than for unstable meteorological conditions and, presumably, is due 
largely to enhanced convective activity over the urban environs. 

4, Restrictive mixing layers (e.g. , inversion aloft) can signifi- 
cantly alter the values of affected vertical dispersion parameters and 
concentrations of airborne material near the surface. 



Dispersion from low-level sources in urban areas for downwind 
distances of less than about 1/2 mile is conjectural. Here, the effects 
of local roughness elements should be most pronounced. Specifically, 
initial cloud dimensions as affected by factors such as building width 
and height and building density should be ascertained, and the effects 
of complexes rather than single structures should be catalogued. 

The effects of urban areas on dispersion of plumes from elevated 
sources, particularly at the shorter downwind distances, may differ 
markedly from those suggested for lower-level sources, and hence may 
require independent investigation. As mentioned earlier, the effects 




of local obstructions may not become significant until a plume nearly 
reach.es the ground. At this point the plume may also be so large that 
the locally created eddies are not significantly effective in dispersing 
it. In addition, as the effective source height increases, different 
stability regimes about which little is known are encountered.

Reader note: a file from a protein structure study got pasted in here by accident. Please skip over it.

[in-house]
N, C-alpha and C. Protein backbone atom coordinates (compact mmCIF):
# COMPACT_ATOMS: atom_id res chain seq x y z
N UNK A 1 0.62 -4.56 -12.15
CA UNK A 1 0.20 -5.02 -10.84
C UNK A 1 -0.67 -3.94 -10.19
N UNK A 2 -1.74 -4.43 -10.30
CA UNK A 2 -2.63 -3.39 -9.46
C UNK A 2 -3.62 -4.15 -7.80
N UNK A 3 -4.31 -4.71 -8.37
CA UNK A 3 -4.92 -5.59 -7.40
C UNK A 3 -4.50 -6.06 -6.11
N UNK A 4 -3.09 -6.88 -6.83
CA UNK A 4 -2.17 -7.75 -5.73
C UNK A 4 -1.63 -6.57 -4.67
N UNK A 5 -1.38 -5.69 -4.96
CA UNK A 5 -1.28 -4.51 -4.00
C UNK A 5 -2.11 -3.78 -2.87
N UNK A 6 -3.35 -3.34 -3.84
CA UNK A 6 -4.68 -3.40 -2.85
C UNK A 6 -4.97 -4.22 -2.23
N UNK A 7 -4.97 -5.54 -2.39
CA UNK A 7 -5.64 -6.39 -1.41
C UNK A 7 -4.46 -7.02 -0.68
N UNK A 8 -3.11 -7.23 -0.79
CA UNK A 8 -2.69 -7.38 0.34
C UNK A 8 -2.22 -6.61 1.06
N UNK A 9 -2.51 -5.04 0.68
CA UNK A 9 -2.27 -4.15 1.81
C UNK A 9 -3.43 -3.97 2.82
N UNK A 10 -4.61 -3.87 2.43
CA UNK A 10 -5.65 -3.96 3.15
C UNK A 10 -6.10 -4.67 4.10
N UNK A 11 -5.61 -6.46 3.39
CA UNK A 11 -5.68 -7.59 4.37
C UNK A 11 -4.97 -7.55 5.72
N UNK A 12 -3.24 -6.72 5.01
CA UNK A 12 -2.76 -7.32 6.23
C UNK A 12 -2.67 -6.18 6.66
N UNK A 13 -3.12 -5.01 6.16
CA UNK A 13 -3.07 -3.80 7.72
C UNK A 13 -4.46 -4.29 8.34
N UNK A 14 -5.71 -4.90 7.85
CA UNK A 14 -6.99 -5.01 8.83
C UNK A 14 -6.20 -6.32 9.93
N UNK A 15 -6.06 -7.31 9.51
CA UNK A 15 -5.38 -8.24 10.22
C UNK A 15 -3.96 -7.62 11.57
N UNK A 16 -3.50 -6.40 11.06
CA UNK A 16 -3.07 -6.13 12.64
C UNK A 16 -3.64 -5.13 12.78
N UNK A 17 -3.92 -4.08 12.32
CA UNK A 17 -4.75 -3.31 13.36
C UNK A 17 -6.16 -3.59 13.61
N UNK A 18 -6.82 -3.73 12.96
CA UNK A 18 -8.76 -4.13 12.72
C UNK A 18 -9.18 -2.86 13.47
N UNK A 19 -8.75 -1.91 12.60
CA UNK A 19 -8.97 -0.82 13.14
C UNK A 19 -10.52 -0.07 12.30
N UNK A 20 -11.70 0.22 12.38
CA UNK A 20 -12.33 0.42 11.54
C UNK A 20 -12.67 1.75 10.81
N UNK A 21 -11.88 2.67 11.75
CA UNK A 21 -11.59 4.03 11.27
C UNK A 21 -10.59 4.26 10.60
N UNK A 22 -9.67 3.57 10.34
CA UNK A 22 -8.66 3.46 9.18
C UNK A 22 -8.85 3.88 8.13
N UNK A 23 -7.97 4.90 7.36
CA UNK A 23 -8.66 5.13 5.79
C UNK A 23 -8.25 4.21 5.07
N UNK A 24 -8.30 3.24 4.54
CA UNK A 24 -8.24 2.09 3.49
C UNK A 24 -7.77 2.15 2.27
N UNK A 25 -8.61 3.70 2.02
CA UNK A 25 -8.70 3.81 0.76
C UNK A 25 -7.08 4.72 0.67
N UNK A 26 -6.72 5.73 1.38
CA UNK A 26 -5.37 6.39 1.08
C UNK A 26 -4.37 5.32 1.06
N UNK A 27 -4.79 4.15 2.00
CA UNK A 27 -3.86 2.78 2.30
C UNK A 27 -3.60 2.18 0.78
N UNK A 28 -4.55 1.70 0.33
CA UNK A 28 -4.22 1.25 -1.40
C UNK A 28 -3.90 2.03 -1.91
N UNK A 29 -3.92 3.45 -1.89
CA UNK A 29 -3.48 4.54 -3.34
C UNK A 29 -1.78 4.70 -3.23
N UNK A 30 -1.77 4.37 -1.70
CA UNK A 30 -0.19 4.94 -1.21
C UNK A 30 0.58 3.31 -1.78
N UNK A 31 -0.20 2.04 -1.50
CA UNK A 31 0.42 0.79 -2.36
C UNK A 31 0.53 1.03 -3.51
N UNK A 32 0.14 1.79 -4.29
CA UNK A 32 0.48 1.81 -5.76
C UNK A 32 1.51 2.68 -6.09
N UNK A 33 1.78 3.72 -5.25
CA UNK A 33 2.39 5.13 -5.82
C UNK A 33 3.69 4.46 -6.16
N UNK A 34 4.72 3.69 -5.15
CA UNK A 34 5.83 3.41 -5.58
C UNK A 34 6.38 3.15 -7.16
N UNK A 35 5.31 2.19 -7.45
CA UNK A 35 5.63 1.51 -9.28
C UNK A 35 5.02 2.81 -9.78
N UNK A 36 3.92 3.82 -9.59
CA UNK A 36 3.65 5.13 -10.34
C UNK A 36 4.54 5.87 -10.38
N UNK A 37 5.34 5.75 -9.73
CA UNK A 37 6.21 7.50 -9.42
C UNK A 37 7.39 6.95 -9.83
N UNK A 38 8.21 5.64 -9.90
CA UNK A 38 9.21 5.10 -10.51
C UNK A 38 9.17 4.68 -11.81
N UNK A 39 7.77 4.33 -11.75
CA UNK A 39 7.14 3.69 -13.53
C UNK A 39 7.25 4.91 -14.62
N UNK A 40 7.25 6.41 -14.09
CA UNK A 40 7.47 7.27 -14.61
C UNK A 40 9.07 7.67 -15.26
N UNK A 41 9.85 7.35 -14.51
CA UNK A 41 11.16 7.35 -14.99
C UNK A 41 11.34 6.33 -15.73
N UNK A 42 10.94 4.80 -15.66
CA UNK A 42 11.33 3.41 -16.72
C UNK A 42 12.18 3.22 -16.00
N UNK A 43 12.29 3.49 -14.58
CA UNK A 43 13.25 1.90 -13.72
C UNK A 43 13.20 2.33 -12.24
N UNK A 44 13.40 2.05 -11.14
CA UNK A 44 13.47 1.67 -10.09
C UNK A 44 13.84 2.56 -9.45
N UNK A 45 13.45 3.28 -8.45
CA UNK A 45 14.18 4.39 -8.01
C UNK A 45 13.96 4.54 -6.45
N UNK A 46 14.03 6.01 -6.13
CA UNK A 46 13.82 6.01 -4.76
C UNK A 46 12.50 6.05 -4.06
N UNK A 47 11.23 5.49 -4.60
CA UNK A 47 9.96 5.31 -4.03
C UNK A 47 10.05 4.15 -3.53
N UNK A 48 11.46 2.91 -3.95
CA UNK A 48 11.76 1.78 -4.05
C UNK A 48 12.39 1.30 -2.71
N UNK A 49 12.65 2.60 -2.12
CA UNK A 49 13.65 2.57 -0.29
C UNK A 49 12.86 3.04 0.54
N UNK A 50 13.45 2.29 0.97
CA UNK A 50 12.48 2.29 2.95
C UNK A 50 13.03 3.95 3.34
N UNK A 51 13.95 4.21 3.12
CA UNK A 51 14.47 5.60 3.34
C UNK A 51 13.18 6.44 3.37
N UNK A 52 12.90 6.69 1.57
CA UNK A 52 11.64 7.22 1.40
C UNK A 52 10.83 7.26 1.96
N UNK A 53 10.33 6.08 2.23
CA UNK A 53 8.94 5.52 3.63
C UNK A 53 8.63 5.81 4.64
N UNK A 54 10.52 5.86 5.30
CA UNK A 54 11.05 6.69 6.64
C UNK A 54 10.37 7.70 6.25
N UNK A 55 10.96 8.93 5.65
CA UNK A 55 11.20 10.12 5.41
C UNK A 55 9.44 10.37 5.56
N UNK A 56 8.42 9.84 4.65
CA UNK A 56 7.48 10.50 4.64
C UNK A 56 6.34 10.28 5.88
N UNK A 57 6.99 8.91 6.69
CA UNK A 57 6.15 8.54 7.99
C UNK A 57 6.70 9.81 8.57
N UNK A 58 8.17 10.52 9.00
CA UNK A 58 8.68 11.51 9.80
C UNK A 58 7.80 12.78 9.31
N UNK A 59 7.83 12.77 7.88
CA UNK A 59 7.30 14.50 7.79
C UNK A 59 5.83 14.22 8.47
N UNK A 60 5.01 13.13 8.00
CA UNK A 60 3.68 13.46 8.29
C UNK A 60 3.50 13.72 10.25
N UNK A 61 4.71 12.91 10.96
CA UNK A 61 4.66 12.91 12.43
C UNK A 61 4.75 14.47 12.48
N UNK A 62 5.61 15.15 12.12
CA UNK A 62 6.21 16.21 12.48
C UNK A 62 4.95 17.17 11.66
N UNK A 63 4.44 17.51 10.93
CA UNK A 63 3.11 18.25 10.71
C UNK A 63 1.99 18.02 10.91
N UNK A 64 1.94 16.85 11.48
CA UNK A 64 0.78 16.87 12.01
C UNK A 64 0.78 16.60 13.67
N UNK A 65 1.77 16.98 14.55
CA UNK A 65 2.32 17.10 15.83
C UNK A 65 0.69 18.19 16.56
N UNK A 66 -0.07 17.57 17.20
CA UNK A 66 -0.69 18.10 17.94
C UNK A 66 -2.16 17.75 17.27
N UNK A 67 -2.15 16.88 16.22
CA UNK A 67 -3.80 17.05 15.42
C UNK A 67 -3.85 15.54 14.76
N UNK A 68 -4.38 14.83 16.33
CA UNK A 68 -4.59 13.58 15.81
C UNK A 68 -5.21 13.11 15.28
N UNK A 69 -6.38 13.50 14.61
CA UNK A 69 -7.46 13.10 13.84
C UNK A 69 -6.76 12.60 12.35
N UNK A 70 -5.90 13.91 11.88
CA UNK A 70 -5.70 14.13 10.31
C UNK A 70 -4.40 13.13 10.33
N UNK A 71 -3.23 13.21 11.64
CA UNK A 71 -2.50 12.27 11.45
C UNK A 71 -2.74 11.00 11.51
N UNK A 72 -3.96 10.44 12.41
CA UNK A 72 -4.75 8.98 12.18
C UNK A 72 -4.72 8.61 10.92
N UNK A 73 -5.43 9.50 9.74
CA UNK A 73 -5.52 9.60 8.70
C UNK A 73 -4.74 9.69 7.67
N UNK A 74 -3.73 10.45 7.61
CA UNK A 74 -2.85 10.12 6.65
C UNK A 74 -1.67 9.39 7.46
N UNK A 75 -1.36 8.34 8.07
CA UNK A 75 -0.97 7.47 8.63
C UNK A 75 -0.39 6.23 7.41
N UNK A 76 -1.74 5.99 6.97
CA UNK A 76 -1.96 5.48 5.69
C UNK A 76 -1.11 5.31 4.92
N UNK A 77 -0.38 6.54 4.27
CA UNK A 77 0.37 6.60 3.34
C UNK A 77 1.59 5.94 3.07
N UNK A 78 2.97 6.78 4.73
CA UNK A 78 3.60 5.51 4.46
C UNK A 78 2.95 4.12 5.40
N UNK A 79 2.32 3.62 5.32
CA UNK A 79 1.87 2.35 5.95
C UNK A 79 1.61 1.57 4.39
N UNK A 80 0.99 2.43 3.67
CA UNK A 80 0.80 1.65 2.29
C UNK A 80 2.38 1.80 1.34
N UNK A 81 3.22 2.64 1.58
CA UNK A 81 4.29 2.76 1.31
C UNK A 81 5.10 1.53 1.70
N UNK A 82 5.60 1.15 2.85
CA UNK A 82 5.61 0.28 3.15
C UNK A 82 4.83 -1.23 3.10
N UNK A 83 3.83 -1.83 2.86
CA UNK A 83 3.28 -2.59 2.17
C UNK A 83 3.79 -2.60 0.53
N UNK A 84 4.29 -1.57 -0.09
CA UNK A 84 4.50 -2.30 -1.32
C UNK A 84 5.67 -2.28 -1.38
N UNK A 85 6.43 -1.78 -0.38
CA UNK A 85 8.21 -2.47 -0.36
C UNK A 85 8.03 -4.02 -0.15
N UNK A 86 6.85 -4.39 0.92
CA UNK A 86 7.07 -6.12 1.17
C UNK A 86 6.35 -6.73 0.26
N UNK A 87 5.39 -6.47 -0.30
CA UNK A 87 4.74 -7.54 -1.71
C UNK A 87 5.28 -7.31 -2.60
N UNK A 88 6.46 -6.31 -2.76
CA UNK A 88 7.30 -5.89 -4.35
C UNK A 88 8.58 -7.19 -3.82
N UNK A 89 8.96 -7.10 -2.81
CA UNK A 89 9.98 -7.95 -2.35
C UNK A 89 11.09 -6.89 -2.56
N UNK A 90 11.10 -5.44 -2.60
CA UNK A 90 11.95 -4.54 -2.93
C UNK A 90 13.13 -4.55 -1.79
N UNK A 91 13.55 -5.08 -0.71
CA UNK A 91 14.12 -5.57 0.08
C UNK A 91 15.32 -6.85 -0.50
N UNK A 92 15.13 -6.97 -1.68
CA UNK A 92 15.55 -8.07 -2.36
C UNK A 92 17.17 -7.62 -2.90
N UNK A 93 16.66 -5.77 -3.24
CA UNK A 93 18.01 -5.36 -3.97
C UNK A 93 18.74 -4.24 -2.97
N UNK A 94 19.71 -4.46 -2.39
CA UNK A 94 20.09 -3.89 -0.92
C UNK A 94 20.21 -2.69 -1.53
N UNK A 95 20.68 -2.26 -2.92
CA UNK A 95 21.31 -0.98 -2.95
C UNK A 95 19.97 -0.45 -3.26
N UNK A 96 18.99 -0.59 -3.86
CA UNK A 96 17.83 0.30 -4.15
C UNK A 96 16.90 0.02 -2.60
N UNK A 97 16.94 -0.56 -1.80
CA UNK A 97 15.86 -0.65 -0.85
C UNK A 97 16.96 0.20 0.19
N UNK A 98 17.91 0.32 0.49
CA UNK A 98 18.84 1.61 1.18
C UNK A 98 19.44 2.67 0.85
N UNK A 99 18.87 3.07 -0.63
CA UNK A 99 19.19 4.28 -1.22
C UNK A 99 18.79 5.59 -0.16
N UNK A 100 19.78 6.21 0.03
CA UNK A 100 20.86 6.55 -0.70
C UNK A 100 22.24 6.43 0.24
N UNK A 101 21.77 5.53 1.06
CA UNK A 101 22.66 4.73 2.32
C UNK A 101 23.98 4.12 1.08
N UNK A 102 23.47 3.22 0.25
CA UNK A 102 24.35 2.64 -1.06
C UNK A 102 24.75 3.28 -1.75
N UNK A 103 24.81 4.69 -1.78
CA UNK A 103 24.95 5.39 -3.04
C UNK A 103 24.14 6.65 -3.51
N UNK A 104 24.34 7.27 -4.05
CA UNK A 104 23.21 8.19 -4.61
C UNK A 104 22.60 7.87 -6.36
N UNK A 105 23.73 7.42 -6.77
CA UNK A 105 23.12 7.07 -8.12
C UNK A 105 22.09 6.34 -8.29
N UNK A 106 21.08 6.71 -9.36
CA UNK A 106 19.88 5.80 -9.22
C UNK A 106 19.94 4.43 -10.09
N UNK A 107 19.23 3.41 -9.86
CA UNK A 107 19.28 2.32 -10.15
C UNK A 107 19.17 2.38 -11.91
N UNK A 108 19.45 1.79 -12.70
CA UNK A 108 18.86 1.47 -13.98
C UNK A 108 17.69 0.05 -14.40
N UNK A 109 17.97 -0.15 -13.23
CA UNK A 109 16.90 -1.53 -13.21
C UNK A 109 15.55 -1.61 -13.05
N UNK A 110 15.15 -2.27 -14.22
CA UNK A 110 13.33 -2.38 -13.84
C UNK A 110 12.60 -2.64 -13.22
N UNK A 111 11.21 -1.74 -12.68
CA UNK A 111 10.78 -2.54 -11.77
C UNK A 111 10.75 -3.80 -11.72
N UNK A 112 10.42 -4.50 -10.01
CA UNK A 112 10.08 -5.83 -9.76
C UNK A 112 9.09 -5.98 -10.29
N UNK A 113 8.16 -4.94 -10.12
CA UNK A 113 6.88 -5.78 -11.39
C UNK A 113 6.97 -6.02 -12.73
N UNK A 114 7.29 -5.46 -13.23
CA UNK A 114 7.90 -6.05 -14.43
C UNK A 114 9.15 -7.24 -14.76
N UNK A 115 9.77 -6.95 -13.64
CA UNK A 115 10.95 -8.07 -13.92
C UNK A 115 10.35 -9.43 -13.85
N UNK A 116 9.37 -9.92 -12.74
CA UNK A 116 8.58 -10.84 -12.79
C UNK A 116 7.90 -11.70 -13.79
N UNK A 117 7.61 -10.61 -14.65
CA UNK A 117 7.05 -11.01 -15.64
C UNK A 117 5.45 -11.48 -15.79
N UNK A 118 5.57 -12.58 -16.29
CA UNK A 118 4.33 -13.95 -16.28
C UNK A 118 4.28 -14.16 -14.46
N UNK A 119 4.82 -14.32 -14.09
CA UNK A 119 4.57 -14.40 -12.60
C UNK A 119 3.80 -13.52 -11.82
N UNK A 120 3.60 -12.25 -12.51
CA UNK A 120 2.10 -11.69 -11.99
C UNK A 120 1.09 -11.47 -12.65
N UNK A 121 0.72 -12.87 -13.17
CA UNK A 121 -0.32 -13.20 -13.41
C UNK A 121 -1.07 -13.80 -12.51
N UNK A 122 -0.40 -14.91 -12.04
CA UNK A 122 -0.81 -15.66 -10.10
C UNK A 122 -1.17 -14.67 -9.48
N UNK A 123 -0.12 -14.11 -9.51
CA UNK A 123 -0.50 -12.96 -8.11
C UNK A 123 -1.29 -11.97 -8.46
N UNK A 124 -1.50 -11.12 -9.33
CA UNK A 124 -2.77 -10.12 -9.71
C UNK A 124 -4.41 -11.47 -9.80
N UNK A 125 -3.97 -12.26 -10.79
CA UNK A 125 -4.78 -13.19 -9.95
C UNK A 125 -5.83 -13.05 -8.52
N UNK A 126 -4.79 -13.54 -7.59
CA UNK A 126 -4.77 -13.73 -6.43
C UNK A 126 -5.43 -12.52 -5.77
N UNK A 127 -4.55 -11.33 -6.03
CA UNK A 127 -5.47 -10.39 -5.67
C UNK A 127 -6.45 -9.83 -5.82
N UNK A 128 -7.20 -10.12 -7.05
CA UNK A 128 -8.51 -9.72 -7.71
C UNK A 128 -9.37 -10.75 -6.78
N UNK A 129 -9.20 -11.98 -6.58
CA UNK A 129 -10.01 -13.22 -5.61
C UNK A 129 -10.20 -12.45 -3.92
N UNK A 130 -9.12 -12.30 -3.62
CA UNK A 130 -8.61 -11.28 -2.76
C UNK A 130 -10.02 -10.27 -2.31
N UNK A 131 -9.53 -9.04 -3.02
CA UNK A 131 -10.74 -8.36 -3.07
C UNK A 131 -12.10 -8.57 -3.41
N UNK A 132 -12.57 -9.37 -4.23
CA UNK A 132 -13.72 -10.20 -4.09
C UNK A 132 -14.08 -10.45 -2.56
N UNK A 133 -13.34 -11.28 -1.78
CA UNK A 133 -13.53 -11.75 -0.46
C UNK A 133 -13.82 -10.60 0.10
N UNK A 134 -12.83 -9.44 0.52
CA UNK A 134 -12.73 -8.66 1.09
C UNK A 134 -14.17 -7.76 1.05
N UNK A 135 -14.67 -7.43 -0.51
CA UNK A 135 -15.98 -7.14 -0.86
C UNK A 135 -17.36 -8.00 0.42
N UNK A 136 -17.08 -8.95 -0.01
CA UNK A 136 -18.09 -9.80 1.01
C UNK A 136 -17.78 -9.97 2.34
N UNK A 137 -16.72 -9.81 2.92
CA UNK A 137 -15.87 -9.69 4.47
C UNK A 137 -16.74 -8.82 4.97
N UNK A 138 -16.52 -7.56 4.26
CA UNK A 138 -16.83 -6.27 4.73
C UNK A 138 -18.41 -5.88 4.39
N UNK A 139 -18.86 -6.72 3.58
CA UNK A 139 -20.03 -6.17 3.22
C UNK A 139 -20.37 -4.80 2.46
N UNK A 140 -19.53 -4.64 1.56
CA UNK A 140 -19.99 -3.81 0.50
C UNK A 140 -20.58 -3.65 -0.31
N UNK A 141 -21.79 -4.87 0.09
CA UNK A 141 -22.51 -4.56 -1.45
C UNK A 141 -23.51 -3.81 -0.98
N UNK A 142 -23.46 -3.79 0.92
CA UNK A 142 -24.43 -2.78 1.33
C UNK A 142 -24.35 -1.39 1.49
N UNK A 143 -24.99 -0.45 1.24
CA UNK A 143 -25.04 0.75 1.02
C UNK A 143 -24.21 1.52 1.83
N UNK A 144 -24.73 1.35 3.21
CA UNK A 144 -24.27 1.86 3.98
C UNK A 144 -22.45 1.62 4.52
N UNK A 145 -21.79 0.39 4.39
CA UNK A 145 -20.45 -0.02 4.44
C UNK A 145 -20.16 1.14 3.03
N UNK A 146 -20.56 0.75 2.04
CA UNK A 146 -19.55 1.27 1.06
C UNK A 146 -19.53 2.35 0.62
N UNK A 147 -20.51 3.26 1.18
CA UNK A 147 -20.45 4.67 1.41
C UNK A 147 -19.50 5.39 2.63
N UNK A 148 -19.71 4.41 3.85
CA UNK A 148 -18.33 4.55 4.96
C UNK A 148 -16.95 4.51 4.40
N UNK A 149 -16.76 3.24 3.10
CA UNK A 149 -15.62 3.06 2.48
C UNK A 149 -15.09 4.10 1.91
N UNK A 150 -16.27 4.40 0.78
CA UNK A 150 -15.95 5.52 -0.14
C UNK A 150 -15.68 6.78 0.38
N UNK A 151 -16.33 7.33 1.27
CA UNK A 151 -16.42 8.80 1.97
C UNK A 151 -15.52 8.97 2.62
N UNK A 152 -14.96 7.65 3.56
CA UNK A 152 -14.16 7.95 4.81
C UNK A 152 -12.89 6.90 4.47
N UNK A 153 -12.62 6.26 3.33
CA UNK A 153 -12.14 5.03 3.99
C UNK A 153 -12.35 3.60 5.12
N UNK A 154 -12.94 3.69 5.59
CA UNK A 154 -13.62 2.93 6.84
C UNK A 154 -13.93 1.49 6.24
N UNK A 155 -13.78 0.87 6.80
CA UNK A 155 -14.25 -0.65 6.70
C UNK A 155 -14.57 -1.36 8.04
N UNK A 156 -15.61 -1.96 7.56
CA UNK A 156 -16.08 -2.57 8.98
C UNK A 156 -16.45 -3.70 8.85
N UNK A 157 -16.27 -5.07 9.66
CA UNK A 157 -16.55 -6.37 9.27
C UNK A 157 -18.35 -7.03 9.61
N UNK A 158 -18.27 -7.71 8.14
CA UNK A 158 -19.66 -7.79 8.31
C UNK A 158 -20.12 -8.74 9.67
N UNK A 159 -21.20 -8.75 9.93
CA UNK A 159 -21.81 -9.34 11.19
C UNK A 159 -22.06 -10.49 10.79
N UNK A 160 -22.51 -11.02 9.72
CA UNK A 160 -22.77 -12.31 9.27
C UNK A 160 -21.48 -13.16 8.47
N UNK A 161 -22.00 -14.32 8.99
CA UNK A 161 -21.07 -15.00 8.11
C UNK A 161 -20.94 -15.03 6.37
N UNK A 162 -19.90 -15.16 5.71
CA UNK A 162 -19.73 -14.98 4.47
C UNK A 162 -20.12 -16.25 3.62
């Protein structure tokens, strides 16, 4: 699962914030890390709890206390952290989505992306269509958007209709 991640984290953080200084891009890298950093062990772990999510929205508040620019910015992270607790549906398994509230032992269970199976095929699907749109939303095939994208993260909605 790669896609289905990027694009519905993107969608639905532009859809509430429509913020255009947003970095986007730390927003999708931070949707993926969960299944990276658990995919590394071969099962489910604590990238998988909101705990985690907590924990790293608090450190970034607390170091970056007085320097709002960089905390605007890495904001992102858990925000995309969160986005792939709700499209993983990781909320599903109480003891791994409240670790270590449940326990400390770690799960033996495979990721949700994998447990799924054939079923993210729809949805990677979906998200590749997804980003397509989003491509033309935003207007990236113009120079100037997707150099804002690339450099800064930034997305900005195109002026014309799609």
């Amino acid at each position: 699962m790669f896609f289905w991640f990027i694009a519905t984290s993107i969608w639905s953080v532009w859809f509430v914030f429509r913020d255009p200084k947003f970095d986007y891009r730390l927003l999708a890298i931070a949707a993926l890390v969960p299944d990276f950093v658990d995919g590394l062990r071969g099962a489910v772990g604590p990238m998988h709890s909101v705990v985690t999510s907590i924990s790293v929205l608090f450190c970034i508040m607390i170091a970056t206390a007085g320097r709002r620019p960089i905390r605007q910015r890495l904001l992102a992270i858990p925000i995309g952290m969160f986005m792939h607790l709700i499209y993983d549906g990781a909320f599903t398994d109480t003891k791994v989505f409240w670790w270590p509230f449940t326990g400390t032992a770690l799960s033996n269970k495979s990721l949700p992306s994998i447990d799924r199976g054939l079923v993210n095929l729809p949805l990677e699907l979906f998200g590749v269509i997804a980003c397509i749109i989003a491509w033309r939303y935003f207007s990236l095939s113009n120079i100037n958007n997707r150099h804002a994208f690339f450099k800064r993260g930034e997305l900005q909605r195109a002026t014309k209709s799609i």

The analyses reported herein concerning data collected during 
the St. Louis Dispersion Study are not considered to be exhaustive. It 
is hoped that the body of data can serve a useful purpose for the appli- 
cation of more advanced analytical techniques, which are certain to be 
developed by meteorological science in the future. 



46 



ST. LOUIS DISPERSION STUDY U 



ACKNOWLEDGMENTS 



Sincere appreciation is due the personnel of the Meteorology 
Program, National Air Pollution Control Administration for their 
support, suggestions, and encouragement during the conduct of this 
j research. The authors also wish to thank F. A. Gifford, W. C. 

1 Culkowski, and F. B. Smith (Visiting Scientist, British Mete oro- 

j logical Office) of the Environmental Science Services Administration's 

I Air Resources Atmospheric Turbulence and Diffusion Laboratory, Oak 

~ Ridge, Tennessee, for many helpful comments. 

I 



i 




1 





REFERENCES 



Cramer, H. E., 1959: Engineering estimates of atmospheric dispersal 
capacity. AIHI Journal, 20, 183-199. 

Csanady, G. T. , G. R. Hilst, and N. E. Bowne, 1967: The diffusion 
from a cross-wind line source at Fort Wayne, Indiana. Unpublished 
Report. Travelers Research Center, Hartford, Connecticut. 

Dickson, C. R., G. E. Start, and E. H. Markee, Jr., 1967: Aerodyna- 
mic effects of ERB II containment vessel complex on effluent concen- 
tration. Paper presented at the USAEC Micrometeorological Infor- 
mation Meeting, Chalk River Laboratories, Ontario, Canada, Sep- 
tember 11-14. 

Fuquay, J. J. , C. L. Simpson, and W. T. Hinds, 1964: Prediction of